This is not a crippling problem.  There are options between completely combat oriented and complete equality of combat, social, and exploration aspects.  Every group will need to find their balance between these aspects.  Emerging from a tradition of RPGs that came from war games, it should not be a surprise that the system includes more options and detail in combat.  This is the domain that has dominated the field of RPGs for decades.  Even looking at the major adventures for Numenera and The Strange, you will see that most of the encounters privilege combat.  Most (not all) of the encounters involve working towards some combat encounter with a memorable creature.  This is consistent with the tradition of published adventures -- even having more non-combat encounters than most, I would say -- and likely the most popular option for people wanting to buy campaign adventures.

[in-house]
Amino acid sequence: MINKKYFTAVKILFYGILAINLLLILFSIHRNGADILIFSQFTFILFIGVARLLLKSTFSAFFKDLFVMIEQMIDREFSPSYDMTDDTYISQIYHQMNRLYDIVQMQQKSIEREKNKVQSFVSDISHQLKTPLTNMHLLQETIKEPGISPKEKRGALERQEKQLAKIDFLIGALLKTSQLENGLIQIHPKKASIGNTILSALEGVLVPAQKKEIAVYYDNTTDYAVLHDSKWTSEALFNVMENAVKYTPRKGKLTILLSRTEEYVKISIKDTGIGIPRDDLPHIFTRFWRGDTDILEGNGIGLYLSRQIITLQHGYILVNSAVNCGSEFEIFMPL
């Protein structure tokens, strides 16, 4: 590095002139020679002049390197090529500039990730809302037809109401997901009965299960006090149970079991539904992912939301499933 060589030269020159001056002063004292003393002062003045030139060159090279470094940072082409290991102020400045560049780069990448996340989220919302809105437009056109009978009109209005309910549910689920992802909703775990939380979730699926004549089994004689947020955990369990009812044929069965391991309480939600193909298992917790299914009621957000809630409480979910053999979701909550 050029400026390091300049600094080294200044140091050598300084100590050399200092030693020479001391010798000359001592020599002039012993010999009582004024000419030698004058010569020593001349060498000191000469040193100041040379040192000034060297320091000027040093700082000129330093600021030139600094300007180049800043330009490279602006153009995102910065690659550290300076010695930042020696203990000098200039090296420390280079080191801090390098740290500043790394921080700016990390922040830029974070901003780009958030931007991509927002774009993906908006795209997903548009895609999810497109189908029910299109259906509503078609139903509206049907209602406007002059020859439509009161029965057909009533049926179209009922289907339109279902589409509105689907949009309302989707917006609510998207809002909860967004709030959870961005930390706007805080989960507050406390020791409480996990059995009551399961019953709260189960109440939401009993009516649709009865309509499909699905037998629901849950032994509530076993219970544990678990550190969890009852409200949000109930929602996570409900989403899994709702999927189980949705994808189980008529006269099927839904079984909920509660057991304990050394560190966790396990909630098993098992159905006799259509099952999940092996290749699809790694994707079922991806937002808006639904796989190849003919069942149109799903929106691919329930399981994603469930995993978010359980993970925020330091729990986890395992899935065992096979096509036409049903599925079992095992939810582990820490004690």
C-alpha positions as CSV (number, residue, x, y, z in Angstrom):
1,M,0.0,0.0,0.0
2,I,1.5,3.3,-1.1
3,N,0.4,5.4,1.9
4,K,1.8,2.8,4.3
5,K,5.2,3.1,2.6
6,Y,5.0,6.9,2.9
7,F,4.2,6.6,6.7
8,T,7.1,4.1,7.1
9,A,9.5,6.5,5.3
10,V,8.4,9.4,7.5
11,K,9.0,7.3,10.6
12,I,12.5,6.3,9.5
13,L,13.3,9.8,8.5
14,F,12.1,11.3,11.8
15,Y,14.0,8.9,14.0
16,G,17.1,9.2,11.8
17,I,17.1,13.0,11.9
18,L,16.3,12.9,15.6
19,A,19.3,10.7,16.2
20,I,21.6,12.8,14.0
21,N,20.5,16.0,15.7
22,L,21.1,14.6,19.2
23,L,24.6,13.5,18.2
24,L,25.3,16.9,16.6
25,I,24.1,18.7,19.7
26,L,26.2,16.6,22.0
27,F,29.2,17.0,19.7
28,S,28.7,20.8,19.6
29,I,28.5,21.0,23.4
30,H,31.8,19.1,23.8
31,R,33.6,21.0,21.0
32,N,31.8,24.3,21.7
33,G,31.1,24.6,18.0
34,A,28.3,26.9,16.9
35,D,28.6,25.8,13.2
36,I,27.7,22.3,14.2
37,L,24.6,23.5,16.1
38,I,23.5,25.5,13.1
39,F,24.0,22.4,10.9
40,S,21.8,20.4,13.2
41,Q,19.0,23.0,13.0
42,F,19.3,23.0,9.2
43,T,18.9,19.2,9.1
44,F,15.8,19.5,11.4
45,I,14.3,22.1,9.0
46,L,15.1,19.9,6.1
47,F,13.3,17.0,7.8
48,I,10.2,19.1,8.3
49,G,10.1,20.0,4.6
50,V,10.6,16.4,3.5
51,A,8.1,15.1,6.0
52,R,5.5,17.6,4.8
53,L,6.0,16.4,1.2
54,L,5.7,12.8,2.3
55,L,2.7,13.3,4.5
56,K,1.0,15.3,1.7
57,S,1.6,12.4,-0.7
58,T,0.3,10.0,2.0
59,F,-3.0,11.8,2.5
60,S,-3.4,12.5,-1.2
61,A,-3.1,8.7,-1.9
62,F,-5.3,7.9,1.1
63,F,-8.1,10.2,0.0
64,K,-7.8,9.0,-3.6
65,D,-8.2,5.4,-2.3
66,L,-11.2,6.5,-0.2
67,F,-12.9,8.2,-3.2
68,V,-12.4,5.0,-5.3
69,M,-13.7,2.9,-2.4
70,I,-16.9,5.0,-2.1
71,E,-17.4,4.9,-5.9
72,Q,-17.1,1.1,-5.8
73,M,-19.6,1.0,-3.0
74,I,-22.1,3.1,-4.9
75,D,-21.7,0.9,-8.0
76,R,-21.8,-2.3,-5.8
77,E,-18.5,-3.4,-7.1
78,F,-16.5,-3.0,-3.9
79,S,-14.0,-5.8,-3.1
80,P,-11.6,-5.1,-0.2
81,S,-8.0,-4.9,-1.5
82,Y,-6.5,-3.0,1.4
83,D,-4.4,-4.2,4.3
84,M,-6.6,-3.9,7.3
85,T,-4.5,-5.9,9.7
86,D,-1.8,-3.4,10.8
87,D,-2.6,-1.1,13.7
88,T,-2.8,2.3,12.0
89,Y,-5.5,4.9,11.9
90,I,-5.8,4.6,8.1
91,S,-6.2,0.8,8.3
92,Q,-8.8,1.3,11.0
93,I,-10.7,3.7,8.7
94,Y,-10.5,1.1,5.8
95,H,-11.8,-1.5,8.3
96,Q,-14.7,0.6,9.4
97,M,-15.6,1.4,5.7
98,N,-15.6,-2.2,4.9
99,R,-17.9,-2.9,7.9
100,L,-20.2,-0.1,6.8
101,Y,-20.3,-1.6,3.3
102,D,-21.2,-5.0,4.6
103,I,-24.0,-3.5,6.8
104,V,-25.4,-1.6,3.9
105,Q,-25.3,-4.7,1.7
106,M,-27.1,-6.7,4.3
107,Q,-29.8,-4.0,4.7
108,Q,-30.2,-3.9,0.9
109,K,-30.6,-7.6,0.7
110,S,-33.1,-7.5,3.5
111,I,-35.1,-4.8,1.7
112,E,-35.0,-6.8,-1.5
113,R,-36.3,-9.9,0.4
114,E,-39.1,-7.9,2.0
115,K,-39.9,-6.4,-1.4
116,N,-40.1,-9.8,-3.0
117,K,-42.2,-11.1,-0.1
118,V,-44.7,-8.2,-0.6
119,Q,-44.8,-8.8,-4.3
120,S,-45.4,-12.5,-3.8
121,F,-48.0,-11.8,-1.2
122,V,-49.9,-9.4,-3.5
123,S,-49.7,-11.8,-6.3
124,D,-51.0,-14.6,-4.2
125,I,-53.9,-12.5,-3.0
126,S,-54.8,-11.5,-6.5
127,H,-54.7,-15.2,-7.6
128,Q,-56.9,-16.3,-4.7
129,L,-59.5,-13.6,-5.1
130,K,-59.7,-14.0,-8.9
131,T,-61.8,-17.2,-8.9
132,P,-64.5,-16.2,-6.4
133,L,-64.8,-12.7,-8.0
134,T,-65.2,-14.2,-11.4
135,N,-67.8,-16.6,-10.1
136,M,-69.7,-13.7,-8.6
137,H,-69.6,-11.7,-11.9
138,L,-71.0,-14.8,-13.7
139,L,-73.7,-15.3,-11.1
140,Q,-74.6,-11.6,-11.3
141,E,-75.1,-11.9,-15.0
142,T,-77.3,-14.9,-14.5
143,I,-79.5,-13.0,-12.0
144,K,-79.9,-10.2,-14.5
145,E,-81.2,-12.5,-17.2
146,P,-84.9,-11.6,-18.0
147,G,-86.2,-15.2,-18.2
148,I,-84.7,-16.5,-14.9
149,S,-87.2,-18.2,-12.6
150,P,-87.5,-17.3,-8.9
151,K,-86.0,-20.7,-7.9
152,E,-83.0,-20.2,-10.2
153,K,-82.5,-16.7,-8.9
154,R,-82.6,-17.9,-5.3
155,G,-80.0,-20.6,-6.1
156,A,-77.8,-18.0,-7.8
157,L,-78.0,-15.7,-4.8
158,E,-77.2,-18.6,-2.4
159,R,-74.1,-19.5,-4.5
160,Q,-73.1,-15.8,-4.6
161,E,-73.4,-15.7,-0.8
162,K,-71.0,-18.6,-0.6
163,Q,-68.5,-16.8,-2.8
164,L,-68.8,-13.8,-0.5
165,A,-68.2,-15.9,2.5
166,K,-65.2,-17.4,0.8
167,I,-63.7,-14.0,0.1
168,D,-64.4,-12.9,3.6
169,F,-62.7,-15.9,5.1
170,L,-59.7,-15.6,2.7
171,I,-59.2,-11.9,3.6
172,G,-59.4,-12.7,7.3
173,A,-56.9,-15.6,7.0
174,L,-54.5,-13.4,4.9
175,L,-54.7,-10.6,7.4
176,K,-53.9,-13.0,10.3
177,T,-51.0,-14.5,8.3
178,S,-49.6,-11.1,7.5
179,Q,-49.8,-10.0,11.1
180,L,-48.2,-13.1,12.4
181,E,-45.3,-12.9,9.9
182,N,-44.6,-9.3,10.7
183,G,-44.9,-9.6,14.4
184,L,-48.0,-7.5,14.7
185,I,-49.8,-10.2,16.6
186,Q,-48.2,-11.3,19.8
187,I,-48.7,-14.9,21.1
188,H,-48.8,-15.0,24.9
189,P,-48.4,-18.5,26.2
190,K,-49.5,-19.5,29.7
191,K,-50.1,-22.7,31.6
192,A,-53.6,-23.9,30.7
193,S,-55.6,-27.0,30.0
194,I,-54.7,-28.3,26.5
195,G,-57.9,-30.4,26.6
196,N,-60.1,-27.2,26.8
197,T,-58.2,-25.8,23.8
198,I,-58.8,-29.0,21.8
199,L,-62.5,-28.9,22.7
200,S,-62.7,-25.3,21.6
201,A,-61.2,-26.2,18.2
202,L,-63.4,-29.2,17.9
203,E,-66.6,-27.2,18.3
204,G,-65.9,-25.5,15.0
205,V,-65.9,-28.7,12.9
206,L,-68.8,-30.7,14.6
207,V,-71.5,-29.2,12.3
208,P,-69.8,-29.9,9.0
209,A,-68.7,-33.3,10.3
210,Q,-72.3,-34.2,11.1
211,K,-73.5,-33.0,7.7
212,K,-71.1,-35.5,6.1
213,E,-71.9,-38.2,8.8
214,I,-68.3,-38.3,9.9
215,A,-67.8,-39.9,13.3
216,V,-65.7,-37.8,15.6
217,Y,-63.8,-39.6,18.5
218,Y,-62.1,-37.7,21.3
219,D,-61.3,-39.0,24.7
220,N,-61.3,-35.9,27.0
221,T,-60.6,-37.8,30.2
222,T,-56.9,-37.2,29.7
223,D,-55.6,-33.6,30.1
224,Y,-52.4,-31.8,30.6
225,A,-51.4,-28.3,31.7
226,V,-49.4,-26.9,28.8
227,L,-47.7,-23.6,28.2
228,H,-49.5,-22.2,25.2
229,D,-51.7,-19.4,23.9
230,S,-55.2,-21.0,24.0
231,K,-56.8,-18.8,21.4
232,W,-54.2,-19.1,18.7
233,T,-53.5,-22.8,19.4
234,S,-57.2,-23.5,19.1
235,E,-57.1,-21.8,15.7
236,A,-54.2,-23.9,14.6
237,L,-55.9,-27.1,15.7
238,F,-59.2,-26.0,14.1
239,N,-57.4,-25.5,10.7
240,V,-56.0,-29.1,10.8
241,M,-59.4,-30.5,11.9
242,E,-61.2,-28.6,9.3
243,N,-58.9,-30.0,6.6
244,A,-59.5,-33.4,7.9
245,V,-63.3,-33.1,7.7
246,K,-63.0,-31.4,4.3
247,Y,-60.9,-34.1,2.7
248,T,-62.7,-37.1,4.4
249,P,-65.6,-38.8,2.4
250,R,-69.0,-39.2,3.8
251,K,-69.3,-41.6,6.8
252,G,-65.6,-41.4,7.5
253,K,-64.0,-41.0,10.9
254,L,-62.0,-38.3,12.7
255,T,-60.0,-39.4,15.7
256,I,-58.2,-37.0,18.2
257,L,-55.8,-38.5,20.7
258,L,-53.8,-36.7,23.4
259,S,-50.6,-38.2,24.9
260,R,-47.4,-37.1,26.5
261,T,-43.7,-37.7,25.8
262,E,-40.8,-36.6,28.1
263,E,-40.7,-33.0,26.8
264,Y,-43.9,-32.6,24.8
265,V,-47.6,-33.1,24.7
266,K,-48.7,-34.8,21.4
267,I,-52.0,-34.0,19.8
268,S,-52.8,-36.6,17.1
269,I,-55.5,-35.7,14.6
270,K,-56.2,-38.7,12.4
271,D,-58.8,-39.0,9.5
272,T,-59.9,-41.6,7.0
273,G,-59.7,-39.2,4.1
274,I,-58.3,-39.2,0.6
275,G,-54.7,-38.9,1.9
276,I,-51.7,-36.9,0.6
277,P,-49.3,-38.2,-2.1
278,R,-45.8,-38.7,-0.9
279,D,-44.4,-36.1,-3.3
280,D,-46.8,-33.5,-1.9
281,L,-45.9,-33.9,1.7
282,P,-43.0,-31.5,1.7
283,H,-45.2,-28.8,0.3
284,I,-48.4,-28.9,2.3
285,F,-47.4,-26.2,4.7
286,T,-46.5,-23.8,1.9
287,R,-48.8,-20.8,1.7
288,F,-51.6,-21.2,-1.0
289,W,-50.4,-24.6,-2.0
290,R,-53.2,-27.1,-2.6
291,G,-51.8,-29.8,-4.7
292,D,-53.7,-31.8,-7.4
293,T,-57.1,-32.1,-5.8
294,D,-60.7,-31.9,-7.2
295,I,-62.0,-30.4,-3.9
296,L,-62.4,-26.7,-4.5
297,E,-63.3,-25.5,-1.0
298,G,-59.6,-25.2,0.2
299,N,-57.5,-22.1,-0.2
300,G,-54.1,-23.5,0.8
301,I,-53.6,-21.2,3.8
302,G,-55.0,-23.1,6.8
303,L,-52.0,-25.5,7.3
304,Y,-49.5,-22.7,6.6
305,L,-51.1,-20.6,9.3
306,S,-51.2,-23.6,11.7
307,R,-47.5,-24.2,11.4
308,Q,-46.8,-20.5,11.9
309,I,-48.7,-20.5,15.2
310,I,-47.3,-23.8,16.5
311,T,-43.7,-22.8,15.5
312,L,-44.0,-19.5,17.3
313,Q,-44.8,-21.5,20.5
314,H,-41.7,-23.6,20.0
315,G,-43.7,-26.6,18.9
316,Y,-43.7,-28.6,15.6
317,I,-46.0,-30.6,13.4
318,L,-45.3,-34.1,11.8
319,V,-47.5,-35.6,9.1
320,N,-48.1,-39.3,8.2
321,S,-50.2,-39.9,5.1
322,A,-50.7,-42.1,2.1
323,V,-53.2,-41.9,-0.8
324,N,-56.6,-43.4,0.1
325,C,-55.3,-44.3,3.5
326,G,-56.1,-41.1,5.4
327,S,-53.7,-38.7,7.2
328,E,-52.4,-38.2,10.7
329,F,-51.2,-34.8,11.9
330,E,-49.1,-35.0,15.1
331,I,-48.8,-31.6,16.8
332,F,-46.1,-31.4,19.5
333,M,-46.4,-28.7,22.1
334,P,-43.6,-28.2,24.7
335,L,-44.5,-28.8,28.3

The Cypher system, though, provides many options for GMs to increase the role of social and exploration components -- something hard to do in some other systems.

I will sketch out some of the things that groups can do if they want to de-emphasize combat within the Cypher system.  First, it is important to note that the uniformity of the conflict resolution system creates a scaffolding that allows for groups to build more complexity into social and exploratory challenges with relative ease.  At a fundamental level, overcoming a non-combat challenge is similar to a combat challenge.  You have difficulty levels.  You can apply assets, skills, or effort.  This parallelism says a lot about how the Cypher system has a space for non-combat resolution of conflict.

I will likely have more to say about this later -- now I am kicking around the idea of developing a whole investigation/research system to look more like combat -- but I want to address the core problem of limited options. Getting players to select non-combat skills, descriptors, or foci is difficult if they are coming from a tradition that focuses almost entirely on combat.  You have to work against the expectation that most encounters will be combat-oriented.